*SIGH*. I've seen components of UX outsourced successfully, but never this whole that I speak of. But you motherf**king cheap-asses will keep trying. There are the Fiverrs and Elance/Upworks of the world, daily encroaching on the value proposition of the design agency and its overhead; the software development house and its overhead, the industrial design firm and its overhead. In these models, "UX" design is commoditized successfully because client requirements are simple and devoid of a need for serious, holistic strategy. Clients who are seeking a logo or homepage layout from such entities don't fully understand the value of branding, of information architecture and wireframing, of product design, and even if they did, wouldn't have the budget to pursue the effort to materialize an effective strategy for any of it; i.e., the stuff that's hard; the hallmark of a professional organization's individuality and caliber. From a marketing perspective, cutting through the noise in a world that has twice as many people as when I was growing up is hard. From a software UX perspective, developing a digital solution with a presentation layer UI that is usable out of the gate, is hard. From an industrial design position, the sheer effort of meeting form with function in a hardware product is hard. All of these, additionally, are exercises covering several disciplines and skills in the fields of brand storytelling, visual design, psychology and software/hardware development consistently.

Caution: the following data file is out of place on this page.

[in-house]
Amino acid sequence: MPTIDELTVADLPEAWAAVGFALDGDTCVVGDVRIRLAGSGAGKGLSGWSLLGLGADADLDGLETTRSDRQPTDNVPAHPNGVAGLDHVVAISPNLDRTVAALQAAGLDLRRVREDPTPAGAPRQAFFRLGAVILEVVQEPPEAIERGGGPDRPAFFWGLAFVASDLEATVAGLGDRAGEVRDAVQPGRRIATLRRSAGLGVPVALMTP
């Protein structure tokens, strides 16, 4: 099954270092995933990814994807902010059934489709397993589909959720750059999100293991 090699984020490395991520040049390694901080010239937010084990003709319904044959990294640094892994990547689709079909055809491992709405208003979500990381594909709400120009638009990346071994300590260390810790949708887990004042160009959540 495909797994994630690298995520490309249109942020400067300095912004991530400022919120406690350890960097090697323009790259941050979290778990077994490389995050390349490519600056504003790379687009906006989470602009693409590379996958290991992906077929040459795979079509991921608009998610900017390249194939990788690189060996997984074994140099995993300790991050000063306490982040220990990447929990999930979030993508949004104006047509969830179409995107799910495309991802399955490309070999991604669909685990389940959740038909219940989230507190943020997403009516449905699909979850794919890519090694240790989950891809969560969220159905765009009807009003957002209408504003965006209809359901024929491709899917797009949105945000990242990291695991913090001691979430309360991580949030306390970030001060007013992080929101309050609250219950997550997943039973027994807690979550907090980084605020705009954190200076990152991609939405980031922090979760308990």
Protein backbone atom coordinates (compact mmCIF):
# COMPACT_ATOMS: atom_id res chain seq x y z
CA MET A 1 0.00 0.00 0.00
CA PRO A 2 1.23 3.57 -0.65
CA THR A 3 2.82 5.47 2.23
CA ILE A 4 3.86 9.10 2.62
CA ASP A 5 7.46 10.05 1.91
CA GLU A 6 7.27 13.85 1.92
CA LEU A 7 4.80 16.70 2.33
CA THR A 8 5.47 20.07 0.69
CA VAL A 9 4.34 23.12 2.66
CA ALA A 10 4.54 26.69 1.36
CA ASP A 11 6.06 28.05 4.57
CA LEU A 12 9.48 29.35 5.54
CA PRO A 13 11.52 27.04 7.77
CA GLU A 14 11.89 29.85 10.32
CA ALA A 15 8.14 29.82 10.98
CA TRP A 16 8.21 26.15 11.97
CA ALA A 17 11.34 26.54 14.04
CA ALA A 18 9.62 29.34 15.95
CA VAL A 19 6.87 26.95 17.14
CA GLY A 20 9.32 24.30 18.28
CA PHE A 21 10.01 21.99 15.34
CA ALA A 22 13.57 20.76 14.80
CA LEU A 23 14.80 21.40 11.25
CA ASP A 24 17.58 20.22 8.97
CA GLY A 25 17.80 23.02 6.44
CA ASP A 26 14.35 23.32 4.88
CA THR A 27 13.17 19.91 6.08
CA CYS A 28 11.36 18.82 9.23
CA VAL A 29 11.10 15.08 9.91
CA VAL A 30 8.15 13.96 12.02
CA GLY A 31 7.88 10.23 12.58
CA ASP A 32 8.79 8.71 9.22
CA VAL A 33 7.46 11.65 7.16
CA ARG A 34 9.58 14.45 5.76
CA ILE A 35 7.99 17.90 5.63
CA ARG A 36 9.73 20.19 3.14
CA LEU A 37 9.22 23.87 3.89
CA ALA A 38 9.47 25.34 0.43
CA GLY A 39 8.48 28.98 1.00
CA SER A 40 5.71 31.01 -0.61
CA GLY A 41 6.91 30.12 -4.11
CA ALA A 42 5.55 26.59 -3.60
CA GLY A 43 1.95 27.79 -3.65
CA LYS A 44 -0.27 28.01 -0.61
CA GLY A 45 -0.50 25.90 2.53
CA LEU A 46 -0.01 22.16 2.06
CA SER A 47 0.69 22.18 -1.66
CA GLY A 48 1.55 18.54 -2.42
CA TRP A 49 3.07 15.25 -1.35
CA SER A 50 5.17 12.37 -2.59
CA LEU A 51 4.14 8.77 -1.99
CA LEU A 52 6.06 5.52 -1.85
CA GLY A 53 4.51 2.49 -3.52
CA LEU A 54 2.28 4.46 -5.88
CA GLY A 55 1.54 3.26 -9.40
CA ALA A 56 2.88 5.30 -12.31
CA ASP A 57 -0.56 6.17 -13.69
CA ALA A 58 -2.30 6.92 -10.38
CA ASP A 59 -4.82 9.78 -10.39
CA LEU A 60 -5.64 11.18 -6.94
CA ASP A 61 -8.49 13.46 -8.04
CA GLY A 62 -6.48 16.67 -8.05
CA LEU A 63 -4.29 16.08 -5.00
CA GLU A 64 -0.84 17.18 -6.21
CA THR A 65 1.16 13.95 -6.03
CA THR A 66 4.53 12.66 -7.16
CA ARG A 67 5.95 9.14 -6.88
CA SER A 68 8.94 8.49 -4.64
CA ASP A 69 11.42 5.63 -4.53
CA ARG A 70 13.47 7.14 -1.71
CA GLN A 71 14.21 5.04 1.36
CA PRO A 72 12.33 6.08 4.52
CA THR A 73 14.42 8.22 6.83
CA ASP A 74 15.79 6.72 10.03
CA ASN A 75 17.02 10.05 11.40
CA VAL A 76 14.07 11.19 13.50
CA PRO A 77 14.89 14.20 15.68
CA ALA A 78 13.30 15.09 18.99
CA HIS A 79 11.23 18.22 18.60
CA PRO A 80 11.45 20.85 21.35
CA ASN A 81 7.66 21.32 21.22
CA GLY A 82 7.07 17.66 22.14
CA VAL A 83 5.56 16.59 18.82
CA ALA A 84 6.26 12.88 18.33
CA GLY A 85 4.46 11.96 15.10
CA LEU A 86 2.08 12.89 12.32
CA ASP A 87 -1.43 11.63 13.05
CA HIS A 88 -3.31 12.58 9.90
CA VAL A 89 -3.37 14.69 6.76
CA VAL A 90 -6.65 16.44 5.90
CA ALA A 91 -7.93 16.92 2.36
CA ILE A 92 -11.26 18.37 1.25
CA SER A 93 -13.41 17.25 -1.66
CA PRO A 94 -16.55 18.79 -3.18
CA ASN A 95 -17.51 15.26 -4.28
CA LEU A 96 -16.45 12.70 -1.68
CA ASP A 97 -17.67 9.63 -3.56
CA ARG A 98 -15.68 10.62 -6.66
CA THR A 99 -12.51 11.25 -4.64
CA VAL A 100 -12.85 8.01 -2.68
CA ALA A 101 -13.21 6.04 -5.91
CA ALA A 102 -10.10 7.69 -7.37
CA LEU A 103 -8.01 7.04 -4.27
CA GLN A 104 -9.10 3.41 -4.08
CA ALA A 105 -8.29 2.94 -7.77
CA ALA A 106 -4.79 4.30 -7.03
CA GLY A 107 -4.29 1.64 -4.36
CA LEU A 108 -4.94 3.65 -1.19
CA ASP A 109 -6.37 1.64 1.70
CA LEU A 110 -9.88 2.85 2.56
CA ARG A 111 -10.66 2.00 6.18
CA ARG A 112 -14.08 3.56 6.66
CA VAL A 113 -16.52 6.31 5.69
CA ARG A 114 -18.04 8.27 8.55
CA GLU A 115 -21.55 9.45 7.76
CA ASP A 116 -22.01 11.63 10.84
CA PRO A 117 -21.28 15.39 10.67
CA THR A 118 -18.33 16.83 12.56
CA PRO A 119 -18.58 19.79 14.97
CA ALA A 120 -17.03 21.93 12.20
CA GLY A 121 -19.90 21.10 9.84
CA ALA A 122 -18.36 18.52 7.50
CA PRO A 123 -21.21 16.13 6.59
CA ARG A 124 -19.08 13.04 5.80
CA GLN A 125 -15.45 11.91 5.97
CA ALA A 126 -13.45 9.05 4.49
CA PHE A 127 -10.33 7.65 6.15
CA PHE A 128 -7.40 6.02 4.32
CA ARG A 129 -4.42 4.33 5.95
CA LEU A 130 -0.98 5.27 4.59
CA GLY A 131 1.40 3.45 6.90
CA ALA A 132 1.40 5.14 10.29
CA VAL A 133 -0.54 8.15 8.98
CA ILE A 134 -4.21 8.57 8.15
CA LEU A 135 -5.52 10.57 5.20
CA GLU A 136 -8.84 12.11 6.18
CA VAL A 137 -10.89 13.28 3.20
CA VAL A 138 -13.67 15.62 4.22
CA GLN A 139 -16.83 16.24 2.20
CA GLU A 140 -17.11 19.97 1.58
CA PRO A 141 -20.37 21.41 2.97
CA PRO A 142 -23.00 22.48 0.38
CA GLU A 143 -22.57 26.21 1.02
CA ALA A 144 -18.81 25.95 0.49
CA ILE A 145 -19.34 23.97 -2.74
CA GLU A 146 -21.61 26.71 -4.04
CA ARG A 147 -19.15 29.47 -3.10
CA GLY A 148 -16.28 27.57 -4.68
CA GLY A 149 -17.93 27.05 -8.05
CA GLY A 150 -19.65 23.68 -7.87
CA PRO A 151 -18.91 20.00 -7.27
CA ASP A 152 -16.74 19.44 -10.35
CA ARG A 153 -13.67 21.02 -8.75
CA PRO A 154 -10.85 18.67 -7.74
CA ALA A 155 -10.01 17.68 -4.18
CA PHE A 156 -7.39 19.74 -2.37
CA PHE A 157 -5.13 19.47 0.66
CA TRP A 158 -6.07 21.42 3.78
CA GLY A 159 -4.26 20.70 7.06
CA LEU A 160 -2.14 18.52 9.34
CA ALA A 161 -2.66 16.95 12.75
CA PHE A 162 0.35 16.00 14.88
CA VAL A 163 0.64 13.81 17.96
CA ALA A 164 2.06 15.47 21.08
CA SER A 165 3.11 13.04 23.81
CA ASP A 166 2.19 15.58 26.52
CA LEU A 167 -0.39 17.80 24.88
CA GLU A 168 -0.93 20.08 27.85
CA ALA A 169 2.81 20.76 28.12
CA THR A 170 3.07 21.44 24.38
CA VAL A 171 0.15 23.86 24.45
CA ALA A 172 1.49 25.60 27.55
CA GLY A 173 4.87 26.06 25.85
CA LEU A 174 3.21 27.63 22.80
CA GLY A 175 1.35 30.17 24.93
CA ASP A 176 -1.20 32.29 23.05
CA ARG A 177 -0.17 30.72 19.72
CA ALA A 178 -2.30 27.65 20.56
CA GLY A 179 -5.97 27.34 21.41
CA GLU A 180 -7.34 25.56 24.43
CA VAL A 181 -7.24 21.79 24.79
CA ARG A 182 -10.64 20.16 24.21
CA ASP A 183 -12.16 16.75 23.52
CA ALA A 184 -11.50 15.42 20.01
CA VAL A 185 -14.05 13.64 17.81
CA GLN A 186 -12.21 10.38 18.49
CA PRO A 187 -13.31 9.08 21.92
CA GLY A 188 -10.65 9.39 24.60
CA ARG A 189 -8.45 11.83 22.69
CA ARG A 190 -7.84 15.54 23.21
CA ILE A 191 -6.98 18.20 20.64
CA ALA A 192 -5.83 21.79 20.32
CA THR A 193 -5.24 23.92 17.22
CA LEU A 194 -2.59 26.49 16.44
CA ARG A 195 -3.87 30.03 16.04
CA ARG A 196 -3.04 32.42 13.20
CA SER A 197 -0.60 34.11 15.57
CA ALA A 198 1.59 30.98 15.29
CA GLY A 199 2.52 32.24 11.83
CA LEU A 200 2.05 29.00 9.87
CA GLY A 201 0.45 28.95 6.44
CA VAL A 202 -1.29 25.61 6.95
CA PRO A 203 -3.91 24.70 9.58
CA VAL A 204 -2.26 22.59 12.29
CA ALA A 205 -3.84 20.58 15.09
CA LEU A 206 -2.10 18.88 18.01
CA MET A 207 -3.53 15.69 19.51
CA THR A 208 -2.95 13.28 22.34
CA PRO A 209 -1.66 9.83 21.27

So did scruffy, hipster designers influence the DevOps revolution? It may never be admitted by the software engineering community, doomed to rot away in the annals of conspiracy theories along with the faking of the moon landing and the JFK assassination. Regardless, technology clients will inevitably come to solutions firms with needs that cross the spheres of marketing and branding, software development, and possibly even industrial design if there is a hardware component to their vision, such as a wearable device or an IoT project. At this time, very few firms are poised to call themselves a "partner" to such clients, with leadership lacking the holisticism to be truly turnkey. Those that are will embrace this "singularity"; this convergence of disciplines. They will have stateside DevOps teams working with a UX component that exists from concept to finish and beyond in the product development lifecycle.

Thursday, May 5, 2016

The Tablet Computing Paradigm

A few weeks ago I purchased a Surface Pro 4. I returned it relatively disappointed. I really wanted to like this product. Now I've seen articles and Reddit posts discussing the superiority of the Surface Pro to the iPad. Quite frankly I have no idea why anyone would think this when it comes to, specifically, the concept of tablet computing; what it should or could be, and how we approach it from a UX point-of-view.

I've outline the reasons for my dissatisfaction below. Obviously you can't blame MS for everything here: